Monday, August 17, 2009

My first impressions of the Scala programming language

update: The bug I describe below has since been fixed

Is Scala the new Java? I'd bet money on it for two reasons. First, Scala excels at several things that are not available in Java. The type system and closures have effectively grabbed the attention of language enthusiasts and fad followers. But to replace an institution like Java you need more. You need the average Joe to vote for you. This is the second reason: the cost of switching is low. Java developers won't have trouble with a transition like this. Idiomatic Scala might take a little effort ... but at a bare minimum, there is a one to one conceptual match up across the two languages. I dusted off a Java applet and ported it to Scala, see for yourself.

After playing with Scala a little bit I found my first problem with it. I could not have picked a worse way to get my feet wet. I'm not fond of applets but I had one laying around and thought I'd make things interesting by porting it. Then I fired up my web server and browser to find that my applet no longer worked. After a little while I traced the failure to a class loader problem in the browser. It turns out that everything that passes through scalac has a dependency on scala.ScalaObject and a host of other things in the Scala runtime. This means my applet gains 3.5 MB . Not a show stopper, but I think it's safe to say this is one thing Scala will not excel at.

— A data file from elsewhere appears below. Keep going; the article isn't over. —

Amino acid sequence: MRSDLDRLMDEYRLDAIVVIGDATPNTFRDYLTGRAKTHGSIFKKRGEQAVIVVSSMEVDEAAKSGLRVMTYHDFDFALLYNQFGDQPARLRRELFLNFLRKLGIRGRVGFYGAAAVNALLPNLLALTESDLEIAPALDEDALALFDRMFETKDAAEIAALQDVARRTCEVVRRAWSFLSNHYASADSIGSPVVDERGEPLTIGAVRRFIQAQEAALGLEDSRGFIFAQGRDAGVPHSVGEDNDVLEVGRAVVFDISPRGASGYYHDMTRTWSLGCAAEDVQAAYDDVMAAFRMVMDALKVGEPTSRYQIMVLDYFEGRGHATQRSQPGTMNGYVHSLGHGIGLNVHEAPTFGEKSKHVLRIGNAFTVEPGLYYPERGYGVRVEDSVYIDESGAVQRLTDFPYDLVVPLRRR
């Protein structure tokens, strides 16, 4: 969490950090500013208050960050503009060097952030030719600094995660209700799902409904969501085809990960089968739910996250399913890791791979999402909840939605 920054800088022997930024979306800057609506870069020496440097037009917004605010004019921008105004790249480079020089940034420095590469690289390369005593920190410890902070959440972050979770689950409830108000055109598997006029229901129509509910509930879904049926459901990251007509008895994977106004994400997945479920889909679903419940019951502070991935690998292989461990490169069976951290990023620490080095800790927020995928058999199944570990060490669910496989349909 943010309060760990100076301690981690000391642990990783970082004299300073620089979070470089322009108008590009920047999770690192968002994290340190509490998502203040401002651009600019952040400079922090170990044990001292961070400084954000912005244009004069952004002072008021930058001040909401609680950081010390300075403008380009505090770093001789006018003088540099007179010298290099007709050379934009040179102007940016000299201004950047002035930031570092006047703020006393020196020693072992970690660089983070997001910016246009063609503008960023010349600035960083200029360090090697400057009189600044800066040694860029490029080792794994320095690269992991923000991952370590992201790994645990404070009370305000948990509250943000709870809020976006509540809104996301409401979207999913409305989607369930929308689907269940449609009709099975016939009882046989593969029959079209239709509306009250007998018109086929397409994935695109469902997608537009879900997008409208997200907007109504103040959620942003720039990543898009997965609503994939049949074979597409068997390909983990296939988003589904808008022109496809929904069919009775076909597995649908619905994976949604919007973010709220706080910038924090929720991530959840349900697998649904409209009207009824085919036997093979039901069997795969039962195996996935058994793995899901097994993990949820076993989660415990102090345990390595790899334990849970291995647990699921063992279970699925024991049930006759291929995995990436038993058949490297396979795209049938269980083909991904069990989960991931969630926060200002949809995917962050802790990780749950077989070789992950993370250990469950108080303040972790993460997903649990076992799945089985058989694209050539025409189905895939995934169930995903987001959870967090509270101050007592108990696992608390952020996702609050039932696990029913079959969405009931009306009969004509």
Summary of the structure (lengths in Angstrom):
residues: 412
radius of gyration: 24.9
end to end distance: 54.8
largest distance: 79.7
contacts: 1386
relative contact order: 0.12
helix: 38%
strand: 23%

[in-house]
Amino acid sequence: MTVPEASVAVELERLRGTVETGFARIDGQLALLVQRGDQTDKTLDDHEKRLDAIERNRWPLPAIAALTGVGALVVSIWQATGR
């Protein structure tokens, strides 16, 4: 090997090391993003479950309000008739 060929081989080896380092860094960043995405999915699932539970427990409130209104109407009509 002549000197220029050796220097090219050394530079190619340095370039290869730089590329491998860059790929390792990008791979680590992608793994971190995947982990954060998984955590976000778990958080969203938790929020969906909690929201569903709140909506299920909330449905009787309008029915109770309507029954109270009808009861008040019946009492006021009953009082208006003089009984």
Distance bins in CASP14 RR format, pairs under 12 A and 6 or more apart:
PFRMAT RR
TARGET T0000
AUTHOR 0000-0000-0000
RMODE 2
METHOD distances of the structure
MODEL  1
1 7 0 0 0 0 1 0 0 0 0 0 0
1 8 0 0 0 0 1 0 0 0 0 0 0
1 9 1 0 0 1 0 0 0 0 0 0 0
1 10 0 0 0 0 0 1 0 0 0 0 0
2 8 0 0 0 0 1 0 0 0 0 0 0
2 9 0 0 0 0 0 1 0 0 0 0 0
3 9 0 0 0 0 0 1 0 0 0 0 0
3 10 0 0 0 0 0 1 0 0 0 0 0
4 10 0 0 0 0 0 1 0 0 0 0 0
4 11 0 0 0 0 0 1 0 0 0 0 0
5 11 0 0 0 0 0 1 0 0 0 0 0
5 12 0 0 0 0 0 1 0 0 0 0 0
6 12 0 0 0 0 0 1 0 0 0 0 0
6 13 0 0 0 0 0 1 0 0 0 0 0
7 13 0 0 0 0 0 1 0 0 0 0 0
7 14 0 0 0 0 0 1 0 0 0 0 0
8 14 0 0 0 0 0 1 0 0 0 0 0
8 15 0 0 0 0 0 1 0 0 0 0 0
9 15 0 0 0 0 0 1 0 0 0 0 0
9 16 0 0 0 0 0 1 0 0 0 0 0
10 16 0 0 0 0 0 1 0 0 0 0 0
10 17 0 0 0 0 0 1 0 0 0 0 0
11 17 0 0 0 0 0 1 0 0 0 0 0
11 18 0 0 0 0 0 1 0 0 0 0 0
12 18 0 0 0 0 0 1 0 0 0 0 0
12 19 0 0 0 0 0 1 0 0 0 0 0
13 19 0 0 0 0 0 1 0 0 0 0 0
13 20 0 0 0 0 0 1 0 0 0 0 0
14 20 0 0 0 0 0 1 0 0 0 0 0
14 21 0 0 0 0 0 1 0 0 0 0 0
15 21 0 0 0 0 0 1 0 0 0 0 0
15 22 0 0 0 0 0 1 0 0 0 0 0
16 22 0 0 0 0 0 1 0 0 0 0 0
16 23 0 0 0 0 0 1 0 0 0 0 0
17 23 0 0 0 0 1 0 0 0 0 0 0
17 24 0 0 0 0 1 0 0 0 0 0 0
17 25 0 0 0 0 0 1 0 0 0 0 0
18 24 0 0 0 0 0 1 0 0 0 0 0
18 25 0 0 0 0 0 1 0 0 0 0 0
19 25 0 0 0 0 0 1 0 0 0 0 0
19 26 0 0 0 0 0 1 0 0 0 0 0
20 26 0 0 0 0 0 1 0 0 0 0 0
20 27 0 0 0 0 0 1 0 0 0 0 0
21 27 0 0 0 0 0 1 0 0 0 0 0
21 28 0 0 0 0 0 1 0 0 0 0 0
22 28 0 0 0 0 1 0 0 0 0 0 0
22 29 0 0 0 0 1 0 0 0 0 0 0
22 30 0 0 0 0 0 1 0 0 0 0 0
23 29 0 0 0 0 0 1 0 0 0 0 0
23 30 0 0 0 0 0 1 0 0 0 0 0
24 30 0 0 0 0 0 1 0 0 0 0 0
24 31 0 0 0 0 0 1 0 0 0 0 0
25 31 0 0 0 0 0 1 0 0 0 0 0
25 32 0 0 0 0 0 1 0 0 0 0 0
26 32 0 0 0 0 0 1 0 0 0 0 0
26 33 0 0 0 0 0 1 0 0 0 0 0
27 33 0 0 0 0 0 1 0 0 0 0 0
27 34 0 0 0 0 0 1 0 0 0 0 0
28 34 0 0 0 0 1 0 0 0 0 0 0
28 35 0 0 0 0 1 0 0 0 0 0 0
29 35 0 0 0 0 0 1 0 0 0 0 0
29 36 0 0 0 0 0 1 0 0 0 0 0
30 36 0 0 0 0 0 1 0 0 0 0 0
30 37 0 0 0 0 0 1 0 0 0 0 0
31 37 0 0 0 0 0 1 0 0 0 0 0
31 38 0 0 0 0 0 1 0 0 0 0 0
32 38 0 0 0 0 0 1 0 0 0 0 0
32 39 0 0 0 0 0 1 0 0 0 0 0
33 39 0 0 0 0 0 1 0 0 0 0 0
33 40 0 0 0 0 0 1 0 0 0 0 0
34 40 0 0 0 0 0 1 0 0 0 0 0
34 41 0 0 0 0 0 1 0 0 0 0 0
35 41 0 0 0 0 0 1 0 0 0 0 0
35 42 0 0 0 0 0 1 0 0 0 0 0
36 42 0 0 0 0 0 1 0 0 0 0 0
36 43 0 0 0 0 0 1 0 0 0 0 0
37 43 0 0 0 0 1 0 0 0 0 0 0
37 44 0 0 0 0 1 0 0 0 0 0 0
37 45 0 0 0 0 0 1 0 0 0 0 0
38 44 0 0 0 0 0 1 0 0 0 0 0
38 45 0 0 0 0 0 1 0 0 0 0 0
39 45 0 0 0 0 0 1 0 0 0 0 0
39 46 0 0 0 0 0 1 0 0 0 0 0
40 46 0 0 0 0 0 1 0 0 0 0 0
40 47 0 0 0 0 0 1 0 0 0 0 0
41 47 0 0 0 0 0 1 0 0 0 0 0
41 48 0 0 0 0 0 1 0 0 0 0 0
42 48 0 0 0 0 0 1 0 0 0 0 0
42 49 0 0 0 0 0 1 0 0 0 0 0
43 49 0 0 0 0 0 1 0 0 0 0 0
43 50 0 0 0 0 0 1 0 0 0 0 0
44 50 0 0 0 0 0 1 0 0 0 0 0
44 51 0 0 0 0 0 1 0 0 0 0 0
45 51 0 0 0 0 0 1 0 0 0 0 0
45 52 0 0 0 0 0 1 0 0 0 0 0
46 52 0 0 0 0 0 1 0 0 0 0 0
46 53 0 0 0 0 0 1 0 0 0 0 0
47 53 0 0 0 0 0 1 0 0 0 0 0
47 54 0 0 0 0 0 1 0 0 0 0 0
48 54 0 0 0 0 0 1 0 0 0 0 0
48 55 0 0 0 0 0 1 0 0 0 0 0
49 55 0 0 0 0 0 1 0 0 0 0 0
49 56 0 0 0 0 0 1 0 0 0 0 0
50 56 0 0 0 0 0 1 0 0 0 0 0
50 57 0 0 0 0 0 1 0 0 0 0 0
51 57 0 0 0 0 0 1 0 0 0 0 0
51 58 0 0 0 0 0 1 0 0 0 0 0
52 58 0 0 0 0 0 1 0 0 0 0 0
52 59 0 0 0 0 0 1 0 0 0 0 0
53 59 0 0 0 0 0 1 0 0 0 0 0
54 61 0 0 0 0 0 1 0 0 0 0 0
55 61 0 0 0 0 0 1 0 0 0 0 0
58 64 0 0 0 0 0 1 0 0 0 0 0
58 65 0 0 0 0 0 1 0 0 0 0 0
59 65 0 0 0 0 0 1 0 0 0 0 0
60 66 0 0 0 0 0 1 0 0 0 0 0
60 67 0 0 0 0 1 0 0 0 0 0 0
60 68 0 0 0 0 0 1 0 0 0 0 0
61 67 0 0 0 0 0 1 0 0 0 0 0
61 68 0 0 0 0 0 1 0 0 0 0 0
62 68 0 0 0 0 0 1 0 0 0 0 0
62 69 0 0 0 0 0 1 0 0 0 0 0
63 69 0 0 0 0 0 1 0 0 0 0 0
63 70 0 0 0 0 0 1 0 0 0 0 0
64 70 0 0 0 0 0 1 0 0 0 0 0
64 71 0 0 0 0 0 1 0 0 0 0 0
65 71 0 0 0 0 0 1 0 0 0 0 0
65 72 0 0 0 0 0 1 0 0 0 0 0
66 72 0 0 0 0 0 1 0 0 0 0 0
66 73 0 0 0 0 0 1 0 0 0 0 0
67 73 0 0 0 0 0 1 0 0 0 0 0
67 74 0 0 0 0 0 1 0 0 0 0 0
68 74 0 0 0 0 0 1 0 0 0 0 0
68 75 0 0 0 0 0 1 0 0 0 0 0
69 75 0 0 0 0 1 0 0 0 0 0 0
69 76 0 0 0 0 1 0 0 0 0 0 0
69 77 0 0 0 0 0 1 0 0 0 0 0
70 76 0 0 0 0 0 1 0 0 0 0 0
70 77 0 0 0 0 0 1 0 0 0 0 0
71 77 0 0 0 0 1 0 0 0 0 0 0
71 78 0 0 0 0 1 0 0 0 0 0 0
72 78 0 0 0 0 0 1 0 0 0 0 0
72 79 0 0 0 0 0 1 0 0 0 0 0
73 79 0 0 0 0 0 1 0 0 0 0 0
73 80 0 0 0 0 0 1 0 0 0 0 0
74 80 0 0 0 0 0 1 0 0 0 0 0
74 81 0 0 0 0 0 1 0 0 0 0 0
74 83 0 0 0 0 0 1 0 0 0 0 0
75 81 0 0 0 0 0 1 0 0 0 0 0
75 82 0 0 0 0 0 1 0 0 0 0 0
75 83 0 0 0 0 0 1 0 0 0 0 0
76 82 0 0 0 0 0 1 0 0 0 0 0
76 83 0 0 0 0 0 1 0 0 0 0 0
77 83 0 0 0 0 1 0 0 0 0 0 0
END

And finally, I have no idea what's wrong with scala.collection.mutable.PriorityQueue . This REPL session says it all ...
scala> val q = new scala.collection.mutable.PriorityQueue[Int]
q: scala.collection.mutable.PriorityQueue[Int] = PriorityQueue()
scala> q.isEmpty
res0: Boolean = true
scala> q.size
res1: Int = 1     <- This has got to be a bug?


matthiaswessendorf said...

Nice post, thanks!
I hope you are doing fine. How is Chicago ?

Alan said...

Also don't forget about akka library if you need to write applications with parallelism. I prefer to mix scala, clojure and jython in my projects - each of them has some unique features.

ilya said...

Weird. In 2.8 this seems fixed. Also, doing q.toList.size gives correct result.

Not Dennis Byrne said...

@ilya ... yeah they fixed it for 2.8.